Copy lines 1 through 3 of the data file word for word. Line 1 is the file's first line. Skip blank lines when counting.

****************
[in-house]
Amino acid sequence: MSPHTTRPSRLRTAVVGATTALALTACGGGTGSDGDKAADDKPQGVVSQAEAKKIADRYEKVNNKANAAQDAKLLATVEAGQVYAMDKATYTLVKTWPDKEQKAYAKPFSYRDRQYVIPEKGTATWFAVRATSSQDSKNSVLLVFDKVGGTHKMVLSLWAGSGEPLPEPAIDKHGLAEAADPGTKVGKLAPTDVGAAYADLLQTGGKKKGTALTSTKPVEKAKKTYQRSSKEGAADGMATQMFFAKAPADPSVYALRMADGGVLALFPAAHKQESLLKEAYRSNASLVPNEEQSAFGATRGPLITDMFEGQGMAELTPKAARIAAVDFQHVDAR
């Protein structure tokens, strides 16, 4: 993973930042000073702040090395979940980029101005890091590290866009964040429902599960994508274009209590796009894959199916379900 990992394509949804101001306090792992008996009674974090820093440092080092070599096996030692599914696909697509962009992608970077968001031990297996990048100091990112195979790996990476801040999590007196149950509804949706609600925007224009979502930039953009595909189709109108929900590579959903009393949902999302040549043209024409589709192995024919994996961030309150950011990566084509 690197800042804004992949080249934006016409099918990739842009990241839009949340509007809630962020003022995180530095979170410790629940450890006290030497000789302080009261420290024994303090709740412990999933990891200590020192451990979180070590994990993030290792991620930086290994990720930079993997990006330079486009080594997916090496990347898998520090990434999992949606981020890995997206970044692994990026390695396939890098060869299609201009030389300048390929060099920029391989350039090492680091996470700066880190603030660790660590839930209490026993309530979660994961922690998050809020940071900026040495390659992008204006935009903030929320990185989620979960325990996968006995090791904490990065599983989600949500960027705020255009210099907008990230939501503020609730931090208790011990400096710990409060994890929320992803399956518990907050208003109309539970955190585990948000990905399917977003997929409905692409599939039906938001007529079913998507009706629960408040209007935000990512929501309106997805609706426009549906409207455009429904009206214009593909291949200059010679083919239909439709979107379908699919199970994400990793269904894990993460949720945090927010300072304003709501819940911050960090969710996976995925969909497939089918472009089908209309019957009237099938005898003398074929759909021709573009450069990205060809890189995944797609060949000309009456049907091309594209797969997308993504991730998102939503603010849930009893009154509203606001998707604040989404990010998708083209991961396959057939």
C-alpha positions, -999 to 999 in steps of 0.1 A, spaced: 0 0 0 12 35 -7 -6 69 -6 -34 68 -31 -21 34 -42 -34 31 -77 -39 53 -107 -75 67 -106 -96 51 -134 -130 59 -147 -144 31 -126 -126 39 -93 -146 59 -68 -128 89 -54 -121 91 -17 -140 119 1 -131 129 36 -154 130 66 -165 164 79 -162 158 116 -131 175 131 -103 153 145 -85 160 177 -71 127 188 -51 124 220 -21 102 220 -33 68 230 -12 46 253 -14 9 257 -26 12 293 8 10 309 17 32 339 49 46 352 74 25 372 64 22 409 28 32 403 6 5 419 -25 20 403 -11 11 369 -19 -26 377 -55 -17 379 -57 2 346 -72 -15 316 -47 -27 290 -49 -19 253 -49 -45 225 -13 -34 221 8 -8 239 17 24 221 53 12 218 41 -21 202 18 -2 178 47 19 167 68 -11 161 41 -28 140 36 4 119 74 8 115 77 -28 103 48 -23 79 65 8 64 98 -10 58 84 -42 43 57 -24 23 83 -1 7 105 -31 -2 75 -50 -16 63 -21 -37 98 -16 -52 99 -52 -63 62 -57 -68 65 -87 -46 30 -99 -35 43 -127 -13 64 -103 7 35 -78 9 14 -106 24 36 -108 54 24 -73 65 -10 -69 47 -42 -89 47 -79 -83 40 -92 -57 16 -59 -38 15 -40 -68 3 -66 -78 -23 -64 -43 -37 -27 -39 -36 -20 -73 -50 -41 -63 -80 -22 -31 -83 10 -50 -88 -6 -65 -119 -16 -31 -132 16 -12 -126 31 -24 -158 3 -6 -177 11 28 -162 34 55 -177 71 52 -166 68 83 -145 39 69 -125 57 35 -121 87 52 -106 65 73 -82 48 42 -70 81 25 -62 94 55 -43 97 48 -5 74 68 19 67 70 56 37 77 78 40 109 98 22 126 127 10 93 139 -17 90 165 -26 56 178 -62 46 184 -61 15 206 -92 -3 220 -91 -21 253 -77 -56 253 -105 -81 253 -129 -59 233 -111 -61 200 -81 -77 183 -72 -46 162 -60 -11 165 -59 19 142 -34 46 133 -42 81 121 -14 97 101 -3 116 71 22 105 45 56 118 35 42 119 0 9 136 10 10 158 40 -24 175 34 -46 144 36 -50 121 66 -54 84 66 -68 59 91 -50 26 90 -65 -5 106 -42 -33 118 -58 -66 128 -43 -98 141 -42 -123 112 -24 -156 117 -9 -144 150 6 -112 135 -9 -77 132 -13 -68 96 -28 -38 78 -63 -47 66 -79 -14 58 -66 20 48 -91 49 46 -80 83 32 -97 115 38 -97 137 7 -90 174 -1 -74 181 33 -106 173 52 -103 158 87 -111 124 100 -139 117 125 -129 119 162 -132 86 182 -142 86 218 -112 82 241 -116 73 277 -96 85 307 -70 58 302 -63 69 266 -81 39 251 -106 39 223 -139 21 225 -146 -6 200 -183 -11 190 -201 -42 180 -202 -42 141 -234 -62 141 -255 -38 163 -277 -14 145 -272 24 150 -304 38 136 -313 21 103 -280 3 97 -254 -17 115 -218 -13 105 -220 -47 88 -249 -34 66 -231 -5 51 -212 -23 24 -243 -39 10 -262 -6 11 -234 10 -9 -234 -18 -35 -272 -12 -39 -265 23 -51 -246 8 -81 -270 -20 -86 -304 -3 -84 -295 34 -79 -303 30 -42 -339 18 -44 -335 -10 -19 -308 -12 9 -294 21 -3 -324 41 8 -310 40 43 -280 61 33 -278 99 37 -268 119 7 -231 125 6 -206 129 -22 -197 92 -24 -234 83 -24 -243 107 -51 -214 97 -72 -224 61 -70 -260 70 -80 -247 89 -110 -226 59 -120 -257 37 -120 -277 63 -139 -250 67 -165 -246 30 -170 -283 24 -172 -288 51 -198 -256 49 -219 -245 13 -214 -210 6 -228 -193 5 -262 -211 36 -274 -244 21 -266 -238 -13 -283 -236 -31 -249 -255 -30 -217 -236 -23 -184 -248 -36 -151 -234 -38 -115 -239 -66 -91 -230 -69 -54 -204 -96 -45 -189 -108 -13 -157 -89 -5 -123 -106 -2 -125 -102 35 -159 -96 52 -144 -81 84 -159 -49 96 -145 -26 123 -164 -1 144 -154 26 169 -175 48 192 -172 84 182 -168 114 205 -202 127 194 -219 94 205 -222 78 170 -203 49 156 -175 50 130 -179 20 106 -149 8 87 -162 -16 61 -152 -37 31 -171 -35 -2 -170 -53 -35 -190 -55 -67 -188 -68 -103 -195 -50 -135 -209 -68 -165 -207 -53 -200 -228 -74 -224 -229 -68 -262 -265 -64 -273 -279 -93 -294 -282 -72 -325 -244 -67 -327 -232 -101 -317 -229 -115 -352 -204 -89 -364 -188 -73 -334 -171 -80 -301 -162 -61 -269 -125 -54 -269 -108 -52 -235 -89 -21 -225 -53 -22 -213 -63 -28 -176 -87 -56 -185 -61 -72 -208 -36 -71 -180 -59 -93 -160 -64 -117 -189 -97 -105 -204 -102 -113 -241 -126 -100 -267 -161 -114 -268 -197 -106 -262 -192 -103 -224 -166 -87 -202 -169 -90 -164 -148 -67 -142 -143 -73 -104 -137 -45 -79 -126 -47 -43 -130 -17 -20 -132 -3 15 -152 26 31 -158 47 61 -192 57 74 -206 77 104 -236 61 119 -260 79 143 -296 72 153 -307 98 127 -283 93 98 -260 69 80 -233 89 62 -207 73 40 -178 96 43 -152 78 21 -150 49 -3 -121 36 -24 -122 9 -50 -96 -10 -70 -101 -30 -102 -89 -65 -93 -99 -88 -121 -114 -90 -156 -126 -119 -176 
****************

[in-house]
Amino acid sequence: MSPHTTRPSRLRTAVVGATTALALTACGGGTGSDGDKAADDKPQGVVSQAEAKKIADRYEKVNNKANAAQDAKLLATVEAGQVYAMDKATYTLVKTWPDKEQKAYAKPFSYRDRQYVIPEKGTATWFAVRATSSQDSKNSVLLVFDKVGGTHKMVLSLWAGSGEPLPEPAIDKHGLAEAADPGTKVGKLAPTDVGAAYADLLQTGGKKKGTALTSTKPVEKAKKTYQRSSKEGAADGMATQMFFAKAPADPSVYALRMADGGVLALFPAAHKQESLLKEAYRSNASLVPNEEQSAFGATRGPLITDMFEGQGMAELTPKAARIAAVDFQHVDAR
């Protein structure tokens, strides 16, 4: 993973930042000073702040090395979940980029101005890091590290866009964040429902599960994508274009209590796009894959199916379900 990992394509949804101001306090792992008996009674974090820093440092080092070599096996030692599914696909697509962009992608970077968001031990297996990048100091990112195979790996990476801040999590007196149950509804949706609600925007224009979502930039953009595909189709109108929900590579959903009393949902999302040549043209024409589709192995024919994996961030309150950011990566084509 690197800042804004992949080249934006016409099918990739842009990241839009949340509007809630962020003022995180530095979170410790629940450890006290030497000789302080009261420290024994303090709740412990999933990891200590020192451990979180070590994990993030290792991620930086290994990720930079993997990006330079486009080594997916090496990347898998520090990434999992949606981020890995997206970044692994990026390695396939890098060869299609201009030389300048390929060099920029391989350039090492680091996470700066880190603030660790660590839930209490026993309530979660994961922690998050809020940071900026040495390659992008204006935009903030929320990185989620979960325990996968006995090791904490990065599983989600949500960027705020255009210099907008990230939501503020609730931090208790011990400096710990409060994890929320992803399956518990907050208003109309539970955190585990948000990905399917977003997929409905692409599939039906938001007529079913998507009706629960408040209007935000990512929501309106997805609706426009549906409207455009429904009206214009593909291949200059010679083919239909439709979107379908699919199970994400990793269904894990993460949720945090927010300072304003709501819940911050960090969710996976995925969909497939089918472009089908209309019957009237099938005898003398074929759909021709573009450069990205060809890189995944797609060949000309009456049907091309594209797969997308993504991730998102939503603010849930009893009154509203606001998707604040989404990010998708083209991961396959057939």